Sunday, July 25, 2010

THEN … 1978



In 1978 my husband, our three children and I moved South from New York. Jobs were scarce in the area so I felt relieved to get one in the ER of our local hospital. It wasn’t my “dream” job but it was full time and provided us with much needed health insurance.

As it turned out I ended up spending 23 years in the ER ! I would work with the Dr’s and nurses … ordering lab work and tests, etc. Looking back on that time it amazes me how casual it was. Almost everyone smoked and the medical personnel would be exhaling smoke as they entered a patient’s room.

It was around the mid 80’s when one of the MD’s (who specializes in pulmonary diseases) started to complain. At first he was laughed at (especially when he warned us of second-hand smoke) but he kept at it ruthlessly.

The first things to go were the ash trays in the ER ! Then, little by little the powers to be started to rally behind him and by the mid 90’s all smoking was banned inside the hospital, including in the cafeteria.

However, when I retired in 2001 they still had designated smoking areas outside at perhaps 20 different locations …



NOW ... 2010

Today I visited a sick friend at the hospital and I was really pleased to see this sign. HALLELUJIA !! The entire hospital, inside and out, is smoke-free.

THANKS, DR. COLLINS ...

8 Comments:

Blogger KGMom said...

Ginnie--I worked for the PA Medical Society in the mid-1970s to mid-80s. The journal no longer accepted tobacco ads, but it had right before I started working there.
We now have a friend dying of lung cancer--sadly, she was a life-long smoker who just stopped 6 months before being diagnosed. The cancer has spread to bone and her brain. Such a sad result for her, her husband and her children & grandchildren.

7:20 PM  
Blogger Diana said...

Hi Ginnie,
I remember my son and daughter's pediatricians office back in the seventies. She was a chain smoker and had an ashtray and a lit cigarette in every room while she was doing her examinations. Back then it didn't seem strange at all.
Love Di ♥

4:35 AM  
Blogger Beatrice P. Boyd said...

We have been watching older "classic" films recently and it's amazing to see how many people are smoking in them. By comparison we can watch a "current" film and never even see a cigarette. Glad things have changed for the betterment of everyone's health - smokers AND nonsmokers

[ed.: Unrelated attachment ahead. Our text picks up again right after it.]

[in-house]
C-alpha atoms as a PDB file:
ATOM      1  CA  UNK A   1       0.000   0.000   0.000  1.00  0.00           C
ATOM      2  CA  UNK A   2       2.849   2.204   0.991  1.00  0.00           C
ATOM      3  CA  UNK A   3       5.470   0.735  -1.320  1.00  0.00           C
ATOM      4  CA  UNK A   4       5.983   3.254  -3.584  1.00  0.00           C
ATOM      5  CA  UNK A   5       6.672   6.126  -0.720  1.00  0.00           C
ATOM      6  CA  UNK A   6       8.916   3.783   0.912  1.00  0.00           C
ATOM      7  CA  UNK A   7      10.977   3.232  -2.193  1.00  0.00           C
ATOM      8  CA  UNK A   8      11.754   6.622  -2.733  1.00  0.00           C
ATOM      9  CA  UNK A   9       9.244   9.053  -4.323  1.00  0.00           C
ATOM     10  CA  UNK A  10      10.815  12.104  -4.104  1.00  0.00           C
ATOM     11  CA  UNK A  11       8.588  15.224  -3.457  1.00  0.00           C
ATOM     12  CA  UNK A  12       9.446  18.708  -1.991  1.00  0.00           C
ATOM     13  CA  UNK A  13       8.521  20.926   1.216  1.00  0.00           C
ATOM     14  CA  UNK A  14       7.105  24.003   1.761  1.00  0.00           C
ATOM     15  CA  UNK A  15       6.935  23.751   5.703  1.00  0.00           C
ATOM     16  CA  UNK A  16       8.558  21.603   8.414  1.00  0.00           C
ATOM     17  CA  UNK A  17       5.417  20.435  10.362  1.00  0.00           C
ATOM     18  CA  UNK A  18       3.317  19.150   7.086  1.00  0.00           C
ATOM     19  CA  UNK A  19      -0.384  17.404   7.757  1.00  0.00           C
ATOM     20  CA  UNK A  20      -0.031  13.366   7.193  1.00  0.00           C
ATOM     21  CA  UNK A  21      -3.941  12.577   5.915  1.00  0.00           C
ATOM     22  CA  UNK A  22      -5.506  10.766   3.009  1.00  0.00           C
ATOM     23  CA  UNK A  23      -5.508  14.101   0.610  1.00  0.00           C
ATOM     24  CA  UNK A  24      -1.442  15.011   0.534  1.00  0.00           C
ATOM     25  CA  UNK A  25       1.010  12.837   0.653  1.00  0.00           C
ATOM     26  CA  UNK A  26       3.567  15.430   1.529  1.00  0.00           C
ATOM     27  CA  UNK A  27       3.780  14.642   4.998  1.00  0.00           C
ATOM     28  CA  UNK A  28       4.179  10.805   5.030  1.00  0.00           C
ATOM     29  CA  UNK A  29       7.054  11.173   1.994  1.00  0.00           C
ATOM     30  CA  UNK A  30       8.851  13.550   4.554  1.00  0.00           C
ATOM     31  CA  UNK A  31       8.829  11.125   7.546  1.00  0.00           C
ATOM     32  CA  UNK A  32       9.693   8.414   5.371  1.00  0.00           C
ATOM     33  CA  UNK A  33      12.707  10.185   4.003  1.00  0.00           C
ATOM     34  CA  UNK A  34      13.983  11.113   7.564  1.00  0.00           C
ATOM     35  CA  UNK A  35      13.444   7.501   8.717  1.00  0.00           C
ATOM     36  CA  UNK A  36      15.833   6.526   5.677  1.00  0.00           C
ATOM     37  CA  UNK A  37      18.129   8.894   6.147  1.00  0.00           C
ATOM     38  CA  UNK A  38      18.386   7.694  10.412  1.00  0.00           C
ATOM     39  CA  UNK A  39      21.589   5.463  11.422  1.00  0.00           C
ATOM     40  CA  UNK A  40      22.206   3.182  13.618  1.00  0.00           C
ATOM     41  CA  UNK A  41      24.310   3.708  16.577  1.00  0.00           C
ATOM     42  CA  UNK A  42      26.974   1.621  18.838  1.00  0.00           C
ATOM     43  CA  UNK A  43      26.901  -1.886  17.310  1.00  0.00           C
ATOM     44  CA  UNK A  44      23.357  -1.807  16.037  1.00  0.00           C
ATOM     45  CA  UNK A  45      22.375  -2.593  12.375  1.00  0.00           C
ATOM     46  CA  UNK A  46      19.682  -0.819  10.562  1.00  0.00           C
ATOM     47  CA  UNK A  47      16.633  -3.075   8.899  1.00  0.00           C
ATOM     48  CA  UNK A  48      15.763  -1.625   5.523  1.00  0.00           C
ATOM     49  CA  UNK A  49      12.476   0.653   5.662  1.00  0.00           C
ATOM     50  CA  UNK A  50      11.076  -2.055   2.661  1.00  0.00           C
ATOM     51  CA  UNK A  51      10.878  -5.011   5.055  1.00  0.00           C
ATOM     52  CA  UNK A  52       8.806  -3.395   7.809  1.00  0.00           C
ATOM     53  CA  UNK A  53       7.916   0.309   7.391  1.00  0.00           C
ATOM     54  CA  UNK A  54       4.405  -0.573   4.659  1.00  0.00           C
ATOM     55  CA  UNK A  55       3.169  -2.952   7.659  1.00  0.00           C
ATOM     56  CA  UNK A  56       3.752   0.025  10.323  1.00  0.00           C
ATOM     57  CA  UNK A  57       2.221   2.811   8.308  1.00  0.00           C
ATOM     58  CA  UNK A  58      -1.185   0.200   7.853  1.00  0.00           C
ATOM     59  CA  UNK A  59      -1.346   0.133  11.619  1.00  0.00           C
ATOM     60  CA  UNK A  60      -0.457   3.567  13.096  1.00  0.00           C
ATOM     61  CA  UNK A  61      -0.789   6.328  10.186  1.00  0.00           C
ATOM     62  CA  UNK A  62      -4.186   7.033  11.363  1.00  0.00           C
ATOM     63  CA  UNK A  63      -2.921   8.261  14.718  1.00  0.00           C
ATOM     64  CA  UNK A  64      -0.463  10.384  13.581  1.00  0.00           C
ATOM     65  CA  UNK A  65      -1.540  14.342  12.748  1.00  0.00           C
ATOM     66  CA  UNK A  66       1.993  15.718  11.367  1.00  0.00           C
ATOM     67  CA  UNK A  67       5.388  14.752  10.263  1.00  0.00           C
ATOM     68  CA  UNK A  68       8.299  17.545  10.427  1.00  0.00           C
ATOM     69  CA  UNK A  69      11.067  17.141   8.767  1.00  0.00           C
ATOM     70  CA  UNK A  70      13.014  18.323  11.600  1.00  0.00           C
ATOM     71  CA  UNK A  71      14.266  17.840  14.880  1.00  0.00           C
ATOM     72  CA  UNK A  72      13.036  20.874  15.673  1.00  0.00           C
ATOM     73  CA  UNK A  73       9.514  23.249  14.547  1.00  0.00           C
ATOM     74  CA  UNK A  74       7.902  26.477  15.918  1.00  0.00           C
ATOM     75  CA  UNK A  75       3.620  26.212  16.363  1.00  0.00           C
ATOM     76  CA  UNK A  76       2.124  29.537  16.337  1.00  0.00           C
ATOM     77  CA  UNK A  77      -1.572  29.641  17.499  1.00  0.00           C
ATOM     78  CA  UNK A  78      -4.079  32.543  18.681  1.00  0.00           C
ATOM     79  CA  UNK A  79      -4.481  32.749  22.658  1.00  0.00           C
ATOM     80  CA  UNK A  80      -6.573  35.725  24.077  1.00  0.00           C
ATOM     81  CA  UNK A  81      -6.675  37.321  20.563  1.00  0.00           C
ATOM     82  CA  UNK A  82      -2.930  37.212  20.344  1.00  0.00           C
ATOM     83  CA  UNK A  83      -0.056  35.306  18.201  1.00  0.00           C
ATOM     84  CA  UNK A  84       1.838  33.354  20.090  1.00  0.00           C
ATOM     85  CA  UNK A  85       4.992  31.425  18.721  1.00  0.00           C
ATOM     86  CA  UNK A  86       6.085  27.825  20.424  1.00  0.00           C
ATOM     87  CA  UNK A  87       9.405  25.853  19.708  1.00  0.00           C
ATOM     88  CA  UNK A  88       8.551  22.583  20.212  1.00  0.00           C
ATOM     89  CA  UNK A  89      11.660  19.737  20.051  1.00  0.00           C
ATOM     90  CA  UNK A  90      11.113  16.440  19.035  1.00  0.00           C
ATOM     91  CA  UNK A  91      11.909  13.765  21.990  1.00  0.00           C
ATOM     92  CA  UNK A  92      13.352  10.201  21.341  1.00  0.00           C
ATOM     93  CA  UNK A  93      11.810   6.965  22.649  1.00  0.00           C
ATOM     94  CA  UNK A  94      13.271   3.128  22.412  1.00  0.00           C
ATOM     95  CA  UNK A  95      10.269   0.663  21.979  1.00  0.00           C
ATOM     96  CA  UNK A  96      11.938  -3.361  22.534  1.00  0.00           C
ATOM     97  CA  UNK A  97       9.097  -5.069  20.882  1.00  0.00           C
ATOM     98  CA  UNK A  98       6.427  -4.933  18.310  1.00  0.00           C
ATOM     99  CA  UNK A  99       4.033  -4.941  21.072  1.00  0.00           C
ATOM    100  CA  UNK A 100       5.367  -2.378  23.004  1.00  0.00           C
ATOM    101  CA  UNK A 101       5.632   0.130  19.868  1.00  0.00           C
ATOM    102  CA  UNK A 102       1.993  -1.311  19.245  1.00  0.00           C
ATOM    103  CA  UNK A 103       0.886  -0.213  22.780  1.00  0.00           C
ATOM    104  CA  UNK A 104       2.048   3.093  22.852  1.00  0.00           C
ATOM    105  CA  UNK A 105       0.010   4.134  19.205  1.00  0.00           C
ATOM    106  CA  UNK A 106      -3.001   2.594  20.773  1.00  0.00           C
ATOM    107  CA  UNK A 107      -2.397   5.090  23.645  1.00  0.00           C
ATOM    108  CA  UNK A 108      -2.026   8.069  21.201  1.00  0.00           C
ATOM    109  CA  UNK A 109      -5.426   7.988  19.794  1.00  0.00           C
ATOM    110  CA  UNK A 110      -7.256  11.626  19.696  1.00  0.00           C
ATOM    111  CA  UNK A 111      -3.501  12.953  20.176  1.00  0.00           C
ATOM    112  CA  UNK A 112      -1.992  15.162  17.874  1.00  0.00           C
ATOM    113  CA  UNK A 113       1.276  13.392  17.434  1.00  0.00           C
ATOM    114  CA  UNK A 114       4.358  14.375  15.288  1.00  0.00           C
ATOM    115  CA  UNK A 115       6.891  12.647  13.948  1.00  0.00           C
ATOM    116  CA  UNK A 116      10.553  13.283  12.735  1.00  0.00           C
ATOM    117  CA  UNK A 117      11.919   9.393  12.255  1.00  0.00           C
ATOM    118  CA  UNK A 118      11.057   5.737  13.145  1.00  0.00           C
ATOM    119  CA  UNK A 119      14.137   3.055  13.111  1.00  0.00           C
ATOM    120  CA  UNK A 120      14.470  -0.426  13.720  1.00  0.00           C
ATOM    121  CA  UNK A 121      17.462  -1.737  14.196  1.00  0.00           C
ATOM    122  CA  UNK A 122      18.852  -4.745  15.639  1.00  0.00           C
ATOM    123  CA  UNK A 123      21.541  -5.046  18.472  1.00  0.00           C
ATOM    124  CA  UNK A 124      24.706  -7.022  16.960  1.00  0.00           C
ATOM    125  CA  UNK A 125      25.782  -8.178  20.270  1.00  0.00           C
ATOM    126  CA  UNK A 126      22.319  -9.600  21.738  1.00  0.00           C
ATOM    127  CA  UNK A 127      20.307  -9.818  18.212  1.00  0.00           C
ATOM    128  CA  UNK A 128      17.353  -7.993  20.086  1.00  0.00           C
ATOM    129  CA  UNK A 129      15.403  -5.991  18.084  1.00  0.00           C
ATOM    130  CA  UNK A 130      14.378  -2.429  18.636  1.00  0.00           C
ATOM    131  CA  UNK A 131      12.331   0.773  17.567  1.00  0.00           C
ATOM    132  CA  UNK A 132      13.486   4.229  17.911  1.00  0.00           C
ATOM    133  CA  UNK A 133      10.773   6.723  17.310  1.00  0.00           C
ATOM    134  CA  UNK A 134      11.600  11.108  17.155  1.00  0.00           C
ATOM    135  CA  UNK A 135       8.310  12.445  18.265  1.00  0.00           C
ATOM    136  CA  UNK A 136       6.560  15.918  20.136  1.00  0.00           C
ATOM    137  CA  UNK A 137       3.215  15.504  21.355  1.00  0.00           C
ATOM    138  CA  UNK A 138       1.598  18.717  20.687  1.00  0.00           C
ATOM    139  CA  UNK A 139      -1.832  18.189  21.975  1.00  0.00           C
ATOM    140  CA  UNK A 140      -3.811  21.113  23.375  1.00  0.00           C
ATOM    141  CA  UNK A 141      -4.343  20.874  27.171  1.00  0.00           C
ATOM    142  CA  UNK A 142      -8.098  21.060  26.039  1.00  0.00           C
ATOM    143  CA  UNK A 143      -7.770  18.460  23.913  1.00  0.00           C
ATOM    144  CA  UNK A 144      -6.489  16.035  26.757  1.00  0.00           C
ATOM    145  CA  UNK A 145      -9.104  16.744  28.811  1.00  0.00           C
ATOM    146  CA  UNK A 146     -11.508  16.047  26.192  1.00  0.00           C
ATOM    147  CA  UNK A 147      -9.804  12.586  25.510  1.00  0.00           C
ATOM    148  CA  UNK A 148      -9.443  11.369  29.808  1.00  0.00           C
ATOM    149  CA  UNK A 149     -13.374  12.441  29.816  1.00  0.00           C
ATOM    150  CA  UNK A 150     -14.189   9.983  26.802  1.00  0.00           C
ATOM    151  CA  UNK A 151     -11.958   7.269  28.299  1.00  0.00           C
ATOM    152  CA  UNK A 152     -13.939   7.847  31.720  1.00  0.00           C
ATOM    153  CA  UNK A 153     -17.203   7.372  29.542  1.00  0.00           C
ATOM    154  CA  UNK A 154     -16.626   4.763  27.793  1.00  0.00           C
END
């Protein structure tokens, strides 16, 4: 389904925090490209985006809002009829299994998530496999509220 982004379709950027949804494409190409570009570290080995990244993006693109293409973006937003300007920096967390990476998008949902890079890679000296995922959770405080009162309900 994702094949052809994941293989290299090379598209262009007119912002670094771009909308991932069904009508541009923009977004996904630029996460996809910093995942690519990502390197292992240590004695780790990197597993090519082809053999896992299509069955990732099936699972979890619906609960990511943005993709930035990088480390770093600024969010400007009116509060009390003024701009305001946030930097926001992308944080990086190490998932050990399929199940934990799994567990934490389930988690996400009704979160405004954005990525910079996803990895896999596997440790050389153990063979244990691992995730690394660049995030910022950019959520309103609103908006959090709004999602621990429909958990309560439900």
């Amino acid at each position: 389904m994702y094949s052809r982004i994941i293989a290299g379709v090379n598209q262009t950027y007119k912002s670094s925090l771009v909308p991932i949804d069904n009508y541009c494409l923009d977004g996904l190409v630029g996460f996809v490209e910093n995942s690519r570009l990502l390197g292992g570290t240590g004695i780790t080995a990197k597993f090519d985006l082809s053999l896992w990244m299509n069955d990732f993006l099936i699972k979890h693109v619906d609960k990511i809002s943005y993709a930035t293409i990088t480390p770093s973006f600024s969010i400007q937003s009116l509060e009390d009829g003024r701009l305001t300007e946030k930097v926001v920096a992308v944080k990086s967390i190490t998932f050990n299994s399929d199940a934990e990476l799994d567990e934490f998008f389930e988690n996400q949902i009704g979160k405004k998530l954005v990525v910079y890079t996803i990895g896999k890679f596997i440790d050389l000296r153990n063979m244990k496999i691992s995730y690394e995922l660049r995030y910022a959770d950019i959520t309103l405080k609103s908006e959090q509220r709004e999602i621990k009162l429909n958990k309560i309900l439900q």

10:57 AM  
Blogger Syd said...

I am so glad that there are smoke free buildings today. Thank goodness. I have no desire to be around smokers or their deadly smoke.

4:11 AM  
Blogger RoyalTLady said...

Ginnie,

I used to have friends who smoke in a meeting room, blowing smoke in the air, that landed in my face, found their ways into my lungs and stink my clothing. When I went for an X-Ray, the doctor asked me if I were a smoker and I bluntly said ""YES... a passive smoker Doc"... My lungs appeared grayish and smokey...

I no longer suffer this because I have stopped having meetings... I am only stuck with Harith... he is now 2 and half yrs. old.

8:59 AM  
Blogger kenju said...

I worked in a hospital in Norfolk back in the 60's and the same was true there. Then a woman pathologist died from an aneurysm while continuing to smoke and take birth control pills too. It made some people pause - but not for long - and smoking wasn't banned there until a few years ago.

4:25 AM  
Blogger Cazzie!!! said...

Yes Ginnie, I remember when I began my ursing in the 1980's alot of staff and patients were able to smoke in the hospital. Then they banned it in certain areas and then the whole campus. I also remember as kid, when McDonalds family restaurant allowed the habit.
Today, there are designated smoking areas at my hospital...well away from the hospital itself.
As a kid, I was used to everyone smoking, I am lucky I did not ever take it up.
Great post.

3:34 PM  
Blogger Anvilcloud said...

People complain about changes, but I was just opining on another blog that sometimes they are good and welcome.

10:37 AM  

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